"The trouble with law is lawyers," famous civil rights lawyer Clarence Darrow once said of his profession.
Lawyers have been derided since the dawn of time, for many reasons. What most people don't realize is that lawyers have cleverly created many restrictions on their industry's size and services through their governing organization, the American Bar Association (ABA).
Thus, the solution to the "trouble with lawyers" is counter-intuitive: we may need more of them -- or, at least, we must spur more competition among them by busting the lawyer monopoly!
ABA occupational licensing requirements have allowed lawyers to create a club with a limited membership that is able to raise prices to consumers, which is how top lawyers can get away with charging upwards of $1000 per hour for their time.
In addition to licensing rules, the ABA accredits law schools, keeping the number of slots available artificially low. In turn, all but a few states today require would-be lawyers to graduate from those ABA-accredited law schools, and all but one state require would-be lawyers to pass the bar exam. In its natural lawyer-like way, the ABA also uses a very loose interpretation of terms to prevent non-lawyers from selling such services as simple, standard-form wills.
It hasn't always been this way. Abraham Lincoln, who neither attended college or law school, practiced law for nearly 25 years, and he turned out to be a good lawyer and a great president. Clarence Darrow also did not graduate from either college or law school, and he is regarded as one of the greatest criminal defense lawyers in American history. But neither Lincoln nor Darrow, nor countless other great legal minds of the past, would likely be allowed to practice today.
While the supply of lawyers has been constrained, the demand for lawyers in the public and private sector has experienced continual growth, thanks in part to government policies that require private firms to retain legal counsel or encourage them to engage in litigation. Many of those policies are drafted and administered by lawyers themselves in Congress and the Executive Branch.
For example, environmental standards governing pollution are determined by teams of lawyers in various administrative agencies and by additional private-sector lawyers. The demand for lawyers to write patent applications and to adjudicate the resulting patent conflicts increased dramatically following the establishment in 1982 of a new U.S. Court of Appeals for intellectual property disputes. State laws, such as consumer protection acts, which in practice have greatly expanded the scope of consumer litigation beyond well-established avenues of consumer protection, have also increased the demand for lawyers. And government policy has done little to stem the excessive growth in the past few decades of liability suits, particularly class-action suits that largely benefit lawyers.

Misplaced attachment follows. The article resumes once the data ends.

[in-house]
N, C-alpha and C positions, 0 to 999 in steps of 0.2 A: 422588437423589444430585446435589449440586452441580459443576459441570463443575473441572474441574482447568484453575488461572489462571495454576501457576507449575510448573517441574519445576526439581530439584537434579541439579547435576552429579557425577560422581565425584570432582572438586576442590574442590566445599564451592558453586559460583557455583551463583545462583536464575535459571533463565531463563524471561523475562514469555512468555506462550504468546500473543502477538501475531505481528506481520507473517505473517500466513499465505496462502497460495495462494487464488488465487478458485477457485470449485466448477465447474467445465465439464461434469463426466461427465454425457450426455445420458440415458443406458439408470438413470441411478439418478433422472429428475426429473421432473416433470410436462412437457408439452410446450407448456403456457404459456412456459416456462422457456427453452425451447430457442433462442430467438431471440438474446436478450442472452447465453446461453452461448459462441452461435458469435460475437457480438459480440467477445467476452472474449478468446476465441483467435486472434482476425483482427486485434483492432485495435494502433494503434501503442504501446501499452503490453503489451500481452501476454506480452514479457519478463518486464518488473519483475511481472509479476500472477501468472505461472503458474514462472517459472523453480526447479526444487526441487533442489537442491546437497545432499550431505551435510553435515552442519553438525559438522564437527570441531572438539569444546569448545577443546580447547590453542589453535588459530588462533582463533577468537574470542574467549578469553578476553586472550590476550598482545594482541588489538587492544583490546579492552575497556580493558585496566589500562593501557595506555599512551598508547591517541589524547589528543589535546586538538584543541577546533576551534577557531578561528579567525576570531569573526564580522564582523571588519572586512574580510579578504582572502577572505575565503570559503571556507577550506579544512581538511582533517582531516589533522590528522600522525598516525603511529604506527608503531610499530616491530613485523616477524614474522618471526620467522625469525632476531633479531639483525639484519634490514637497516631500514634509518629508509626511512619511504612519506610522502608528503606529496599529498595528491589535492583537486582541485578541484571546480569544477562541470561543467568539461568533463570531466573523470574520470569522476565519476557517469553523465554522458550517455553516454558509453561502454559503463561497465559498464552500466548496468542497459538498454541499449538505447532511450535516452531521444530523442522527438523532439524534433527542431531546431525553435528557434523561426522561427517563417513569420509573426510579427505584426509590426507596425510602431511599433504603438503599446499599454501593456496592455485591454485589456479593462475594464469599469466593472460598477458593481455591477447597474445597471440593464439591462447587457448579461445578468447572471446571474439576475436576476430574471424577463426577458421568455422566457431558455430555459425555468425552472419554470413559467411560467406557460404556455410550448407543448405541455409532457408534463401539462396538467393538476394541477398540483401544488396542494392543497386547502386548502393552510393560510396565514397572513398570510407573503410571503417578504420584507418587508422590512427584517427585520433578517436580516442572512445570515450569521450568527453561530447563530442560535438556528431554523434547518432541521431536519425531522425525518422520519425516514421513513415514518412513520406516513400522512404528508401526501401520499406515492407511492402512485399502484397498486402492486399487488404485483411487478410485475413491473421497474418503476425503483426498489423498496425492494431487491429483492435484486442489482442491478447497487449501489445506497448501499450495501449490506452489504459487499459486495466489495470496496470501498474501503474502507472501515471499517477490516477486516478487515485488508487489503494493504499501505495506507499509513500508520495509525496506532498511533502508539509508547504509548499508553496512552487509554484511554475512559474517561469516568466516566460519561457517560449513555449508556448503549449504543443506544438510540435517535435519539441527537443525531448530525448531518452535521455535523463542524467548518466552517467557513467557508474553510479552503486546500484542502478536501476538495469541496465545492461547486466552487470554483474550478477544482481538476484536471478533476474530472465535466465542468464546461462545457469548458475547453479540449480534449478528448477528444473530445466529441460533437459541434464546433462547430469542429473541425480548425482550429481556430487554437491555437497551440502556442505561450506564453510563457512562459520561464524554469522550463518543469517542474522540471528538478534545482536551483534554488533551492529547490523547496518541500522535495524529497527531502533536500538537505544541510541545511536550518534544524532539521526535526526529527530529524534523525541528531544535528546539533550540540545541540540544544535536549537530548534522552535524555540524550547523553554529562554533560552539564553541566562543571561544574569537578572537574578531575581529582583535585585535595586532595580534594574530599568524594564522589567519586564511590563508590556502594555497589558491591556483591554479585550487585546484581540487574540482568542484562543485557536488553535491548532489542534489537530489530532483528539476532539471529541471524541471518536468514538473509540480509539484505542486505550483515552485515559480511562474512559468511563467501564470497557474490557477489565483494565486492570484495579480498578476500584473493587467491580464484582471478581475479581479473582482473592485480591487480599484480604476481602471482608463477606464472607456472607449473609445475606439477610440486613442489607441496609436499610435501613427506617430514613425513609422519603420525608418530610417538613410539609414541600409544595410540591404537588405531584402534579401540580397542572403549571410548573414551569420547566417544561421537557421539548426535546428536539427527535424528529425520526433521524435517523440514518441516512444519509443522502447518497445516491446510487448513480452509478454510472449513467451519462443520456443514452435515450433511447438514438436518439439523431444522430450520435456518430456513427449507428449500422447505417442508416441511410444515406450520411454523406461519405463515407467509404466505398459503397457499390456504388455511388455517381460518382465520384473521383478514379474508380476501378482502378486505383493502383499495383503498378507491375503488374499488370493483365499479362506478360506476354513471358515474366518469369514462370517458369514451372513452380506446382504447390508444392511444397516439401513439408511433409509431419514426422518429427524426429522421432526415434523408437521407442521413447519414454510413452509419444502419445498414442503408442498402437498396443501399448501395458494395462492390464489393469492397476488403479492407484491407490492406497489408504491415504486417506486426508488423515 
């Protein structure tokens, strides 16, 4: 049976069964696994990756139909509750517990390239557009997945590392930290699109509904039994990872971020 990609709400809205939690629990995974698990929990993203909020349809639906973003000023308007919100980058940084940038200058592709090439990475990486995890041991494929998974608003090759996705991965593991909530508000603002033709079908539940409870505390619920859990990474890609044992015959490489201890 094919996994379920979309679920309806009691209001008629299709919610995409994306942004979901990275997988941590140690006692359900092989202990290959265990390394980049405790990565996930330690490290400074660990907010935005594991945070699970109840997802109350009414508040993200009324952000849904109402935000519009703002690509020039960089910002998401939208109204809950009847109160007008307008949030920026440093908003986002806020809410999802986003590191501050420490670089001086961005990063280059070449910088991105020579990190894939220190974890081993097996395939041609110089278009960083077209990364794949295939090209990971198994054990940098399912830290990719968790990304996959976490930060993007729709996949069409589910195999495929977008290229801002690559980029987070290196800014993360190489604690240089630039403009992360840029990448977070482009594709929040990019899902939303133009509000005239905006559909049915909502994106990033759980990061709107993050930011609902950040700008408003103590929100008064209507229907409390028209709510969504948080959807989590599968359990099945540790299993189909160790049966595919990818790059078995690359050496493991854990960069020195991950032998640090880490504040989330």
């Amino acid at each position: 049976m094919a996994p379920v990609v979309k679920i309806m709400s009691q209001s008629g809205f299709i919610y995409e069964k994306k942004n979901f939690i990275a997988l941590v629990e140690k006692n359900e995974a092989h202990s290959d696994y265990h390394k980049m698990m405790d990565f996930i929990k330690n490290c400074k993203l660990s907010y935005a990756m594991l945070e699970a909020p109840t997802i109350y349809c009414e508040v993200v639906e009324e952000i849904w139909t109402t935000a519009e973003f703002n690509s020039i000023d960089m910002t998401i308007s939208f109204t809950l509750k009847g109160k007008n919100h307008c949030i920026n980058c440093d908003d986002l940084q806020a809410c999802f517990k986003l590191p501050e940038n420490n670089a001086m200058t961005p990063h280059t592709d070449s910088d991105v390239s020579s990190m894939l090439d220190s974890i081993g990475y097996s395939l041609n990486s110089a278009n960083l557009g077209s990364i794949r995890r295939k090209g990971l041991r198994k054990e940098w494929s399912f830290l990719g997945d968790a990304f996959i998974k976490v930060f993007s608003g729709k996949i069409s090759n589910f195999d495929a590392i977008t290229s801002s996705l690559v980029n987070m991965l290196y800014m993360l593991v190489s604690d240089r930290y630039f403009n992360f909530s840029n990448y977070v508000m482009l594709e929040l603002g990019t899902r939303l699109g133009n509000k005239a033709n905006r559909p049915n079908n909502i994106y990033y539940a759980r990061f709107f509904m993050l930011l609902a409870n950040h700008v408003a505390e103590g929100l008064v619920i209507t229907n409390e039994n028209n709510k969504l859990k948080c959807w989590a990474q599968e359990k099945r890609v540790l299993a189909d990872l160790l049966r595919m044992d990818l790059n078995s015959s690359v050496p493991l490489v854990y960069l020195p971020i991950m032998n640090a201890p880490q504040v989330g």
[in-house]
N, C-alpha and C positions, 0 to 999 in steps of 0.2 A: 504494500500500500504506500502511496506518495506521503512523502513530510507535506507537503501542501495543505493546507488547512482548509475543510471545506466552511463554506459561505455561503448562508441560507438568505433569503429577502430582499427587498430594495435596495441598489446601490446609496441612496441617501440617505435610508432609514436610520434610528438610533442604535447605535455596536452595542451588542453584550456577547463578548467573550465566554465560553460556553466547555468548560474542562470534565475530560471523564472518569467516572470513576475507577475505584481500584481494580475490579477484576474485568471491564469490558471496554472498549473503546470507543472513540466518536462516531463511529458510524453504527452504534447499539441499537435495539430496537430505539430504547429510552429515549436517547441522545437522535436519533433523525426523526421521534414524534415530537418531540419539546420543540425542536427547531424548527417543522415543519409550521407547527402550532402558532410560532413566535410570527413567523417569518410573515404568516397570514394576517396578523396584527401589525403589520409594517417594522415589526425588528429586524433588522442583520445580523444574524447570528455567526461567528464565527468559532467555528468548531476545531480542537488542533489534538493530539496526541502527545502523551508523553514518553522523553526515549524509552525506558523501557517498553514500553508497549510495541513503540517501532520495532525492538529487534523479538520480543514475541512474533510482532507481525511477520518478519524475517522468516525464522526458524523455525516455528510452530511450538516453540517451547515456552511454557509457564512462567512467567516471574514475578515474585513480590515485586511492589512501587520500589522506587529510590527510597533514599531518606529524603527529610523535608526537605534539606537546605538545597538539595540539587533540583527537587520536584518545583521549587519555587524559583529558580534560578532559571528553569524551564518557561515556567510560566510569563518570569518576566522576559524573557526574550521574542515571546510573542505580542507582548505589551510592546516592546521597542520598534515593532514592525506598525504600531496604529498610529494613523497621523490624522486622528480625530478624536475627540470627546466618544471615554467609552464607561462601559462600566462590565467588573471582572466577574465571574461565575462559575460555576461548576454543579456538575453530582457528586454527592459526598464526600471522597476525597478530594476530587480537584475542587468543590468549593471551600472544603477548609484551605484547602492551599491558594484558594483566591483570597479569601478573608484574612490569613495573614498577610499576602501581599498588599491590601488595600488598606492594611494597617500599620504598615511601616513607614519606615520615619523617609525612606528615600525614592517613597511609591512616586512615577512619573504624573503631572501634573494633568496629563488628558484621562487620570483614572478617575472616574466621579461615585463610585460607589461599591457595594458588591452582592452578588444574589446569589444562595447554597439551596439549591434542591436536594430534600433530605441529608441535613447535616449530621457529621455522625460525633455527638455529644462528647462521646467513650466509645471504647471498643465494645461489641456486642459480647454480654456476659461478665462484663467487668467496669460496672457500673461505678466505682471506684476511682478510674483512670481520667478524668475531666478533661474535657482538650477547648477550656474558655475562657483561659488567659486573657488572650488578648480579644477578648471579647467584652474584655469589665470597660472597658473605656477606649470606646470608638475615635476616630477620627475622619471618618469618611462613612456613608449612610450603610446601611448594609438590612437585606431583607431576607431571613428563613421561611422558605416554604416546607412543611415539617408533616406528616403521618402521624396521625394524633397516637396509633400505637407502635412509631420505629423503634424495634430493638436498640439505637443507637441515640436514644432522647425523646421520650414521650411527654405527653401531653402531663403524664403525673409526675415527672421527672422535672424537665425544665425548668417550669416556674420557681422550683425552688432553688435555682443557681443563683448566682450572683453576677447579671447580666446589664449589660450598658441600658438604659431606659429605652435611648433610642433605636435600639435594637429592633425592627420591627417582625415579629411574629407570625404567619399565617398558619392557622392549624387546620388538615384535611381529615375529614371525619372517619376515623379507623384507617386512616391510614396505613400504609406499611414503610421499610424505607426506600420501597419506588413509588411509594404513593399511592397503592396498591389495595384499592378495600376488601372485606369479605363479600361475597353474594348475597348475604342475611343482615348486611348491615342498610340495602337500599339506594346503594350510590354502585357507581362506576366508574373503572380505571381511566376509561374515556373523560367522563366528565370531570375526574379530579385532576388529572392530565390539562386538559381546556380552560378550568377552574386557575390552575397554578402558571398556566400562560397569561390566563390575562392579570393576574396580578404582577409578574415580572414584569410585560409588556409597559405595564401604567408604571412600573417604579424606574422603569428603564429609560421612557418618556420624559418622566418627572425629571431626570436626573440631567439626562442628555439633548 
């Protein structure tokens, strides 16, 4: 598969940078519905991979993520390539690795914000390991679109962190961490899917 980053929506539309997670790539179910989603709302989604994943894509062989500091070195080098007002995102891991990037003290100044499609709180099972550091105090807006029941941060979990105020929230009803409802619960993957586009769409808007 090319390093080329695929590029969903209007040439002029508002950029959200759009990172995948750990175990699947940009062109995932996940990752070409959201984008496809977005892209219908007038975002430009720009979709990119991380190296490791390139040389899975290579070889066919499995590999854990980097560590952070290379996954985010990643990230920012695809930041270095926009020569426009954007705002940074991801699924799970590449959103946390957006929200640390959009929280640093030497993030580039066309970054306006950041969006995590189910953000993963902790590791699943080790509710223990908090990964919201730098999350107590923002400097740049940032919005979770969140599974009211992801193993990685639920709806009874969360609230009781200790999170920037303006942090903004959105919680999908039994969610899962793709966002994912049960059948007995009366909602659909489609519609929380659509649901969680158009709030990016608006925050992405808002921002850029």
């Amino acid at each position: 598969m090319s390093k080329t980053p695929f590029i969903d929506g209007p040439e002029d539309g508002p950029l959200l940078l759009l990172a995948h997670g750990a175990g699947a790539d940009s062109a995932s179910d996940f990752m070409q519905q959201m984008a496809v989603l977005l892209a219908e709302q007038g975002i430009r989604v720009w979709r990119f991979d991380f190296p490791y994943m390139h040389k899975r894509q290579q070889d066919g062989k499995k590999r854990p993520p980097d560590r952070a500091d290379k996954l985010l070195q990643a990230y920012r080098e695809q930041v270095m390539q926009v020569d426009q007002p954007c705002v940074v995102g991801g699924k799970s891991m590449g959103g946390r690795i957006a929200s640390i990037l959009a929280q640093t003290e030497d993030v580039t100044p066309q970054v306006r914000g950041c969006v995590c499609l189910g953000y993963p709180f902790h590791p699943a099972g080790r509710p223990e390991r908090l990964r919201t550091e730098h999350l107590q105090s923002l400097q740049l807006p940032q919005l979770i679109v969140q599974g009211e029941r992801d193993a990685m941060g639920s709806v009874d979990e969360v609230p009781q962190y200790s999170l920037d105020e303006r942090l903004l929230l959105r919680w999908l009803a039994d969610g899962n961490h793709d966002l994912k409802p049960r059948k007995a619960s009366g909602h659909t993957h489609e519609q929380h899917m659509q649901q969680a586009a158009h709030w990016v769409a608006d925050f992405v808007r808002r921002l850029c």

Clearly this supply and demand mismatch has caused wage distortions. With $200 billion spent on lawyers every year in America, the cost to consumers from those inflated prices is in the tens of billions of dollars. Regulations that impede competition and restrict operations have also curtailed potential innovations in legal products and services, such as publications of legal analyses, contracts, and software codes, which could assist middle-income consumers. One firm, LegalZoom.com, which sells simple legal documents like do-it-yourself wills, uncontested divorce documents, patent applications and the like -- documents that should not require pricey lawyers to prepare -- has just been accused of illegally practicing law in the state of Missouri in a class-action lawsuit. Do LegalZoom and firms like it represent more of a threat to consumers or lawyers?
Let's open up the legal field. Non-lawyers and LegalZoom-type companies should be allowed to provide simple services, just as physician's assistants are capable of stitching up a wound so that doctors can focus on more complicated cases. And private corporations that have been prevented from competing with law firms should be allowed to establish their own legal services divisions to offer advice along with, for example, financial and accounting services.
The price of a lawyer can indeed be reduced without sacrificing the quality of legal services. The argument that occupational licensing protects consumers from being harmed by unlicensed practitioners is weak during an era where information is so readily disseminated. A lawyer-specific Angie's List or other places on the internet could easily give consumers information about a practitioner's track record, level of experience, education, and certification, allowing potential customers to quickly and efficiently determine that individual's competence. Instead, today's licensure requirements may create only the perception of quality, thus increasing the demand for credentialed lawyers even in situations where the credential does not add value.
The states could lead the way in a lawyer revolution. A few have already had the audacity to rebuff the ABA and have started to make it easier to enter into the legal services industry. If some states formally eliminate the licensure requirement, and if they express their support for all types of businesses to offer legal services, then the potential benefits to consumers of deregulating lawyers would become transparent and eventually spread nationally. Lawyers themselves, the subject of jabs over millennia -- from the Bible to Shakespeare to Will Rogers -- may even gain from an improved reputation with the public.
Winston is a Senior Fellow and Crandall a Non-Resident Senior Fellow in the Economic Studies Program of the Brookings Institution. They are co-authors, along with Vikram Maheshri, of the new book First Thing We Do, Let's Deregulate All the Lawyers (2011, Brookings Press).